The Actinoceramus sulcatus lineage (Parkinson, 1819) (Bivalvia: Inoceramidae) is a very distinctive and abundant component of late Albian (Early Cretaceous) molluscan assemblages that is found throughout Europe, Central Asia, Japan and the Far East of Russia, southern and western North America, South Africa, and possibly India, in a range of shallow- to deep-marine facies. The lineage encompasses a wide and continuous range of morphologies that provide evidence of phyletic evolution at varying rates combined with large ecophenotypic plasticity within populations. The evolution of A. sulcatus marks the oldest appearance of well-developed radial folds and sulci within the Inoceramidae. The range of morphological variation makes formal taxonomic subdivision of the group problematic. Here we use a combination of formal successional subspecies and informal morphotypes to subdivide the lineage into the following taxa: A. sulcatus forma sulcatus, A. sulcatus forma subsulcatus (Wiltshire, 1869), A. sulcatus forma munsoni (Cragin, 1894), and A. sulcatus biometricus Crampton, 1996. Within these taxa and morphotypes, we synonymise a large number of earlier names that have been applied to variants within the lineage. Each of the forms recognized has biostratigraphic utility and we describe four new lineage biozones, in ascending order: A. concentricus parabolicus, A. sulcatus, A. sulcatus forma munsoni, and A. sulcatus biometricus biozones. The lowest occurrence of A. sulcatus is approximately coincident with the base of the upper Albian as currently defined, at least throughout most of Europe, and this datum provides a valuable tool in correlation. The nature of radial folds within the A. sulcatus lineage poses interesting but still unanswered questions regarding shell morphogenesis in bivalves and the functional significance (if any) of radial folds in the Inoceramidae.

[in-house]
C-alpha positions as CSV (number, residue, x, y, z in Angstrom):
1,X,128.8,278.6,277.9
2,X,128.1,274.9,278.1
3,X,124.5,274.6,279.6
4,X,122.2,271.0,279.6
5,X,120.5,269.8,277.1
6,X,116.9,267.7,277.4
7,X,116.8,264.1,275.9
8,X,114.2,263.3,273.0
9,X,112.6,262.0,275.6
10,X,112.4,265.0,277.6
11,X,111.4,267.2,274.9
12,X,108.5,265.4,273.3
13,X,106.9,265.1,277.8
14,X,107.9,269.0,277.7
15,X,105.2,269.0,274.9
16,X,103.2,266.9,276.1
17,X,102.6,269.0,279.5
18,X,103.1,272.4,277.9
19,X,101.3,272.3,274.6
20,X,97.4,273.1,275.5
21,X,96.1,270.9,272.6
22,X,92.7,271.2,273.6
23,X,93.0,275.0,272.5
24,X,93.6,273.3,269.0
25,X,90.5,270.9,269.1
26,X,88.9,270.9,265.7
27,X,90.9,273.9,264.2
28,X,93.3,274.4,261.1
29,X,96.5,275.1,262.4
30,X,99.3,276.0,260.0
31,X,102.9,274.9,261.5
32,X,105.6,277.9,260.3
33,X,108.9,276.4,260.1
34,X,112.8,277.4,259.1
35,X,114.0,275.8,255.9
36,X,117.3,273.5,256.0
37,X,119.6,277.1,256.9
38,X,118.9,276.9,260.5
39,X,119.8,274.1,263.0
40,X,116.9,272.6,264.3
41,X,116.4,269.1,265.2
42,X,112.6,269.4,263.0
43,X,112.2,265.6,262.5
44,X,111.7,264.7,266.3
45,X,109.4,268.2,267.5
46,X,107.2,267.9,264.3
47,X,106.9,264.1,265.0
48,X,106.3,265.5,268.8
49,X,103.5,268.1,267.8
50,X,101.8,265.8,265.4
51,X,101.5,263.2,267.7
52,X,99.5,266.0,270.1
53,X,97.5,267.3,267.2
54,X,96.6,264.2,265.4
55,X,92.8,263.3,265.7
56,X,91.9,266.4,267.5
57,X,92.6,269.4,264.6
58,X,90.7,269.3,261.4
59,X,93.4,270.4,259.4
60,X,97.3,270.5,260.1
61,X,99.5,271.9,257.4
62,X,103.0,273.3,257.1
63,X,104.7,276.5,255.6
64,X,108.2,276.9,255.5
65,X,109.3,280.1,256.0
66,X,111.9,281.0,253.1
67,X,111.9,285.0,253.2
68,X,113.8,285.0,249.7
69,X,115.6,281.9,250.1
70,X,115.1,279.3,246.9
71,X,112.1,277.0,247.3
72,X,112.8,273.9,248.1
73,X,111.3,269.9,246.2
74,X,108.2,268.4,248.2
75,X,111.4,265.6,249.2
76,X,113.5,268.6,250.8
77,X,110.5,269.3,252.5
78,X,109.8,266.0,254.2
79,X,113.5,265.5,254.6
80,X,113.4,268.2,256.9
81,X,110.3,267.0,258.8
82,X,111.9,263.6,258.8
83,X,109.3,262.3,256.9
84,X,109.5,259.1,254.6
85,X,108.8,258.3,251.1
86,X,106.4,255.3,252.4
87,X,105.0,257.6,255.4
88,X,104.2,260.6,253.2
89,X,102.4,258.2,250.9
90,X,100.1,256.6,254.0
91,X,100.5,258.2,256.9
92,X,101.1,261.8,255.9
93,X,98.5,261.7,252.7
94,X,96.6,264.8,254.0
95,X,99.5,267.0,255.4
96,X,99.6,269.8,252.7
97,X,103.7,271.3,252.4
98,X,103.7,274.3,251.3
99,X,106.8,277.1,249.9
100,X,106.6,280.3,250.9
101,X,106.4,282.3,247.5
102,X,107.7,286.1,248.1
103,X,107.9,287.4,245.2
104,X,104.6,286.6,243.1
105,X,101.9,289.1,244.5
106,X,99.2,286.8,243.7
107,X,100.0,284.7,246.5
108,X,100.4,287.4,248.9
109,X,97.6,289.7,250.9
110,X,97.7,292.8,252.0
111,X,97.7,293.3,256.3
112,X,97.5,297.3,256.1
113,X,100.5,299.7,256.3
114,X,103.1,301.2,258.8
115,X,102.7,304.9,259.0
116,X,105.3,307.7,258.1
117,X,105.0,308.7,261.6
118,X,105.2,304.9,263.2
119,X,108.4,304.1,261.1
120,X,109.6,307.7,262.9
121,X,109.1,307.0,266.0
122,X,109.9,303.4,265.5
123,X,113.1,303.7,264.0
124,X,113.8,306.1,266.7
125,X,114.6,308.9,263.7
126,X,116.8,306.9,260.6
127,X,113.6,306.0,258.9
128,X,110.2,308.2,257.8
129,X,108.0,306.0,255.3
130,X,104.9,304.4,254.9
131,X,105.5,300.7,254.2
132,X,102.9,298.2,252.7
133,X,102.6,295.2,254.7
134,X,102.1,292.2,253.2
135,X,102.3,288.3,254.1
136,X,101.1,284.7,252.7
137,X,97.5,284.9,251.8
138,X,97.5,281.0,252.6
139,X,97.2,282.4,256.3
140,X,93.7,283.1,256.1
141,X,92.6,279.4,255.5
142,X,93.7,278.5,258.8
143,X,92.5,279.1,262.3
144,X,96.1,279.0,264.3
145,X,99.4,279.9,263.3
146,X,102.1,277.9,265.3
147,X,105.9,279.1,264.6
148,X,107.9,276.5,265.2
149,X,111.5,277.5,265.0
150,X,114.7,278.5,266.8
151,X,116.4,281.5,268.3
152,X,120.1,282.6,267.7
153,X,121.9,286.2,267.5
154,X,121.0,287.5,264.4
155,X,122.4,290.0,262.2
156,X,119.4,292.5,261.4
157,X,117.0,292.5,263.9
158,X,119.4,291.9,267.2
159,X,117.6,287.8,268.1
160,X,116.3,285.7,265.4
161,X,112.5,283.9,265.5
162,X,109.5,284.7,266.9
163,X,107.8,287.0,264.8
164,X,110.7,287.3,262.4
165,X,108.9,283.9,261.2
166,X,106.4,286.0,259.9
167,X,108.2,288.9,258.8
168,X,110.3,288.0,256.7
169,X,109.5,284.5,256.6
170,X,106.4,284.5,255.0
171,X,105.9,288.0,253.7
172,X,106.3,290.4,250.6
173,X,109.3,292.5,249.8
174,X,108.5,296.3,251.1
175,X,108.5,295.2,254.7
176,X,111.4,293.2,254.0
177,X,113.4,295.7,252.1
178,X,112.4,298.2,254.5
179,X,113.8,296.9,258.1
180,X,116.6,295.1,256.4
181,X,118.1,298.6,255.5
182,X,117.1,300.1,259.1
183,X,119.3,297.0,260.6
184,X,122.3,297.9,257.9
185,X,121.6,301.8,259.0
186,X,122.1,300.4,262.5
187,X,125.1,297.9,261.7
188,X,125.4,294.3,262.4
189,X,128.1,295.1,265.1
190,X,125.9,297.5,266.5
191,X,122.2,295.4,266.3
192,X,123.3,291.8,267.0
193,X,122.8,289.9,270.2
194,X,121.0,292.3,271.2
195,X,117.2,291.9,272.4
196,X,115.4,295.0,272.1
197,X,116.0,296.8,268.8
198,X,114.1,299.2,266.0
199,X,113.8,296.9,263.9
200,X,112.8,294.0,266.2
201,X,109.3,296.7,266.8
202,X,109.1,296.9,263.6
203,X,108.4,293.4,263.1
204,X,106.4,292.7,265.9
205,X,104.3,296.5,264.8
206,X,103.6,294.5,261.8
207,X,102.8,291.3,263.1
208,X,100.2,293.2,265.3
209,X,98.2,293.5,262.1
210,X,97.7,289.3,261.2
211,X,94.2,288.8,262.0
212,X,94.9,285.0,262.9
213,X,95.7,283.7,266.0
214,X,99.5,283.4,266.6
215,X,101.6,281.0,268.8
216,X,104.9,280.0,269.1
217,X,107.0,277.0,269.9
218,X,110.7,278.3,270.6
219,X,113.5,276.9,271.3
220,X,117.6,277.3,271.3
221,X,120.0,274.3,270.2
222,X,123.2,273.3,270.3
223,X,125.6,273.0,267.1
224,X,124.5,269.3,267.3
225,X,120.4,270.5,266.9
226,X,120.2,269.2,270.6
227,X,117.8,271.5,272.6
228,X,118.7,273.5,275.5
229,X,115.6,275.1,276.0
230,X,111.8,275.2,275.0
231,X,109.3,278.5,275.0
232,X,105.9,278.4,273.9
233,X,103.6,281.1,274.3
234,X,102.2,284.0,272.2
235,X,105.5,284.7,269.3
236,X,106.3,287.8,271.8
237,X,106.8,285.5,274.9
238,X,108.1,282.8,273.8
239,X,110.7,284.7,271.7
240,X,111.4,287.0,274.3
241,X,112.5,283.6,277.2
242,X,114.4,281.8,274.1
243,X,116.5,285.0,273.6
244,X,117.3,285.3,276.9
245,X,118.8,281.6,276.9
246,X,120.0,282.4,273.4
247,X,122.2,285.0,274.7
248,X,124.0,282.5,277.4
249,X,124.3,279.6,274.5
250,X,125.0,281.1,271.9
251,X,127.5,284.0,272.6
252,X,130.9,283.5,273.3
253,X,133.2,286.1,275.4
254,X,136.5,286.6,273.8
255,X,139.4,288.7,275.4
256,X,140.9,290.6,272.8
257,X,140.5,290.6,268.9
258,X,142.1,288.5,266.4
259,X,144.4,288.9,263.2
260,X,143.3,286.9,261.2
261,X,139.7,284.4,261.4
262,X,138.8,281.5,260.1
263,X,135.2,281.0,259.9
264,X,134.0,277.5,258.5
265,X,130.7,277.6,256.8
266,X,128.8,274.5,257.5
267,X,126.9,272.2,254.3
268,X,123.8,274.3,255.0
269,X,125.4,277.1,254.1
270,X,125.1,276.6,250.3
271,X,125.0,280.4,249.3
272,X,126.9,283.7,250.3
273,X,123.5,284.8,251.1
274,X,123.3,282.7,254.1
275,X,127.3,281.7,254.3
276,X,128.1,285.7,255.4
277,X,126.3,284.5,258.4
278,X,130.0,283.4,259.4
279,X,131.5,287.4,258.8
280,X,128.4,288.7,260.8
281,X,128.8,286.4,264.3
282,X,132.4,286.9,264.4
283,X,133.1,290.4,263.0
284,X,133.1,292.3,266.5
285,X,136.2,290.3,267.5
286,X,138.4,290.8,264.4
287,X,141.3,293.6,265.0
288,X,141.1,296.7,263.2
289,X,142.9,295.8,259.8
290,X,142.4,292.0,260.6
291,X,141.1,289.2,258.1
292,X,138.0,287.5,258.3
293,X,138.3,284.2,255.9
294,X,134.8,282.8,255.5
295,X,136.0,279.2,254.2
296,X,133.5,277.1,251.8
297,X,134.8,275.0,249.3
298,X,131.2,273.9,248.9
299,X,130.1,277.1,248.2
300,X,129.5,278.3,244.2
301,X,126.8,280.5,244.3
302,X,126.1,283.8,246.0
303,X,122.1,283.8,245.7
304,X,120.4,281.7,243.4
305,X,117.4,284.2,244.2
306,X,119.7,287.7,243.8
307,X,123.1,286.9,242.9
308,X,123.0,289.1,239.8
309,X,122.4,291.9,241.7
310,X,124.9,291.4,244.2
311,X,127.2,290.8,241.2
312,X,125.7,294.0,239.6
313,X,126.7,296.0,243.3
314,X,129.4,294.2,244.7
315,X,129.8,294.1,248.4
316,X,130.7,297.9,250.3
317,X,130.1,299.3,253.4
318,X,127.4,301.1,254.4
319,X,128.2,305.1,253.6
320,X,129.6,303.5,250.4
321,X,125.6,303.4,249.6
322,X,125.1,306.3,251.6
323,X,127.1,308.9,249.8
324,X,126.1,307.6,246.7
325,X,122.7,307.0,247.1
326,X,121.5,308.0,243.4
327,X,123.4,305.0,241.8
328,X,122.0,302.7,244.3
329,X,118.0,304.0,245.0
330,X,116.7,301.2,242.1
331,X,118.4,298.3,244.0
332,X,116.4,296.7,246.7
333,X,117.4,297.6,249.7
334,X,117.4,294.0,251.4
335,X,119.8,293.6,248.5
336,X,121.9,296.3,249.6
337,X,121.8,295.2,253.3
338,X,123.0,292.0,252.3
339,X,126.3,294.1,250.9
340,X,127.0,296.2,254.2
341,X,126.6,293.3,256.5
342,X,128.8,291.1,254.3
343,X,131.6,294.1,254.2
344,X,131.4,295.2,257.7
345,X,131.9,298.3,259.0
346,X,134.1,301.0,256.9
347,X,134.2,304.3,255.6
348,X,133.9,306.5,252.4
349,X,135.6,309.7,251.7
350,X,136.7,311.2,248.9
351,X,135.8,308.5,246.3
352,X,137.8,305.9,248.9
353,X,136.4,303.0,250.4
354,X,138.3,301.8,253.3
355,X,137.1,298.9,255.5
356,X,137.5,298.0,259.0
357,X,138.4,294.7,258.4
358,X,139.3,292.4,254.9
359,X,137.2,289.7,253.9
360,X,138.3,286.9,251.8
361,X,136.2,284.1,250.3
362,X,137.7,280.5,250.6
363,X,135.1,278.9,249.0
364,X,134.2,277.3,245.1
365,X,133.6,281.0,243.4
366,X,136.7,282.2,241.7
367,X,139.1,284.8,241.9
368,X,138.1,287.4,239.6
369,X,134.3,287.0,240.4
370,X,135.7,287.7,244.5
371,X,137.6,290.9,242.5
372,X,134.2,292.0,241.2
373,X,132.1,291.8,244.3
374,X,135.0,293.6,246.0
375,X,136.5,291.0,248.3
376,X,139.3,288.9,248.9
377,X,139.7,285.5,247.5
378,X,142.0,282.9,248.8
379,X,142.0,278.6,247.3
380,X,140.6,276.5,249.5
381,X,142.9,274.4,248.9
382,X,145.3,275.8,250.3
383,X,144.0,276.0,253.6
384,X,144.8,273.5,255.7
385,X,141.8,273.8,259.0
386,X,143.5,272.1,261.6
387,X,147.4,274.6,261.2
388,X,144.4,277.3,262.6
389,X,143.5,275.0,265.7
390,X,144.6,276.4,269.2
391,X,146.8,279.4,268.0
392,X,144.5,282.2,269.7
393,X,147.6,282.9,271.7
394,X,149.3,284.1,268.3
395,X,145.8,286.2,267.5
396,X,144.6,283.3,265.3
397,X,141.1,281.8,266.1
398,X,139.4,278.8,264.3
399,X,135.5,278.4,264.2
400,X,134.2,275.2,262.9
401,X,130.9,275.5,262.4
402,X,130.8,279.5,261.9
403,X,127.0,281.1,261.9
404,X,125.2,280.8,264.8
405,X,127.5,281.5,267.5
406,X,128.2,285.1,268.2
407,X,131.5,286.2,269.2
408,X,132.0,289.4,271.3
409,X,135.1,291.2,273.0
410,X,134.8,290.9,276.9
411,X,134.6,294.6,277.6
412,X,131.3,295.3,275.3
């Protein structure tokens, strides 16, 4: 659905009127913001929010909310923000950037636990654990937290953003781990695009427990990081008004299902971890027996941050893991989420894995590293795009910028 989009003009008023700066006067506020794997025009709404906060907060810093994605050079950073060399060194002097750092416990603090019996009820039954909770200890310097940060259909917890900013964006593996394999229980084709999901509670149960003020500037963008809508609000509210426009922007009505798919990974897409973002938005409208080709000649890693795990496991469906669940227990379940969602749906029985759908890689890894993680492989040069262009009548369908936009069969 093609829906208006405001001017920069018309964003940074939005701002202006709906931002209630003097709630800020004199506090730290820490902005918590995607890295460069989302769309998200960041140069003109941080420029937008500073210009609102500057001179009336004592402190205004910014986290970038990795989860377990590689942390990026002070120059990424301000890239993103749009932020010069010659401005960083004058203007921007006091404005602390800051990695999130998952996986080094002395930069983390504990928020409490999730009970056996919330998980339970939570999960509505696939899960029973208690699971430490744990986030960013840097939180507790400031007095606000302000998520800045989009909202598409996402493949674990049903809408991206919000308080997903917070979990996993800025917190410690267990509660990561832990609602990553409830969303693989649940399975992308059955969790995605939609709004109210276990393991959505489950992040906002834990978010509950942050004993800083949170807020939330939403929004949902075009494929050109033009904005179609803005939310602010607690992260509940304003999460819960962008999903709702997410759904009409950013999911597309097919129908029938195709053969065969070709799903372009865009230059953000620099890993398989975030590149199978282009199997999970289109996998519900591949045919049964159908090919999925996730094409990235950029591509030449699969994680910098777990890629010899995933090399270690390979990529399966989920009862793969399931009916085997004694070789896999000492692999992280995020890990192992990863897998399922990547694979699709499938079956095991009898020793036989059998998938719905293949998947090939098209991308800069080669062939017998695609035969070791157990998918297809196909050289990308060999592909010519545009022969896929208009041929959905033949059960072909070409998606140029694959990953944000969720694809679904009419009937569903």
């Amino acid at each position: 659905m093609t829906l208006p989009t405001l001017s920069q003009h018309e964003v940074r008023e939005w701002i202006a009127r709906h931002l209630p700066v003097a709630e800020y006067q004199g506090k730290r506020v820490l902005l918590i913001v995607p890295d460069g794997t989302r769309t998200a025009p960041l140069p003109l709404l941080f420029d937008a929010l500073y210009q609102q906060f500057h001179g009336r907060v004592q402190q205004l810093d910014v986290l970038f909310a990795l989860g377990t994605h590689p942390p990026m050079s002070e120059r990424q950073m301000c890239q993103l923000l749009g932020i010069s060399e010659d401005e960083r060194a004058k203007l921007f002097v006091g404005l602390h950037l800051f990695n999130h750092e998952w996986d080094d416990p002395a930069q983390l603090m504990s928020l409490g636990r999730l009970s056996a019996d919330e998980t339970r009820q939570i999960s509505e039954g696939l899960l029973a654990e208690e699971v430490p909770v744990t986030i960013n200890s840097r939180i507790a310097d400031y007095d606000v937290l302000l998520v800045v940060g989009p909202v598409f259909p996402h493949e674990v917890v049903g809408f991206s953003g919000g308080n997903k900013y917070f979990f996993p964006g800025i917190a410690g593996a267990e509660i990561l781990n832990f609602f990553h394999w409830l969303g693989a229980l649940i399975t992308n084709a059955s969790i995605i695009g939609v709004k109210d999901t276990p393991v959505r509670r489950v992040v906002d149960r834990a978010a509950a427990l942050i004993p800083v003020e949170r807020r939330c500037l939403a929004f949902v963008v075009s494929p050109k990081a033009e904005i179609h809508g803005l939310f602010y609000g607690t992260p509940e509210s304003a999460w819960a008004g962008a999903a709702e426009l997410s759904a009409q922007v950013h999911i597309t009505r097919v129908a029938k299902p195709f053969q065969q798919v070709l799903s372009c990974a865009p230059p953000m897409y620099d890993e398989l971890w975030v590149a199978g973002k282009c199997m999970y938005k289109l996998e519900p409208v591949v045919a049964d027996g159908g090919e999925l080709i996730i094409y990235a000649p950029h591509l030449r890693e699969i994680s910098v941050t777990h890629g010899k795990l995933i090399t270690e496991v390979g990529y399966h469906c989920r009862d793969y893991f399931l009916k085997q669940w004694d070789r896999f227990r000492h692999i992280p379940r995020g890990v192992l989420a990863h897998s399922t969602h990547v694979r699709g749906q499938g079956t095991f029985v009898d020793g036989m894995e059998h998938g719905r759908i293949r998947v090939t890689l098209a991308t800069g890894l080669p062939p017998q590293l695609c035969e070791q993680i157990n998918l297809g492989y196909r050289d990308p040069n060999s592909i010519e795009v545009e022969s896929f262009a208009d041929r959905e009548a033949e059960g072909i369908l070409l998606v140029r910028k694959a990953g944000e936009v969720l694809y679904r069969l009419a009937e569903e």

You have requested a machine translation of selected content from our databases. This functionality is provided solely for your convenience and is in no way intended to replace human translation. Neither BioOne nor the owners and publishers of the content make, and they explicitly disclaim, any express or implied representations or warranties of any kind, including, without limitation, representations and warranties as to the functionality of the translation feature or the accuracy or completeness of the translations.
Translations are not retained in our system. Your use of this feature and the translations is subject to all use restrictions contained in the Terms and Conditions of Use of the BioOne website.
Vol. 83 • No. 1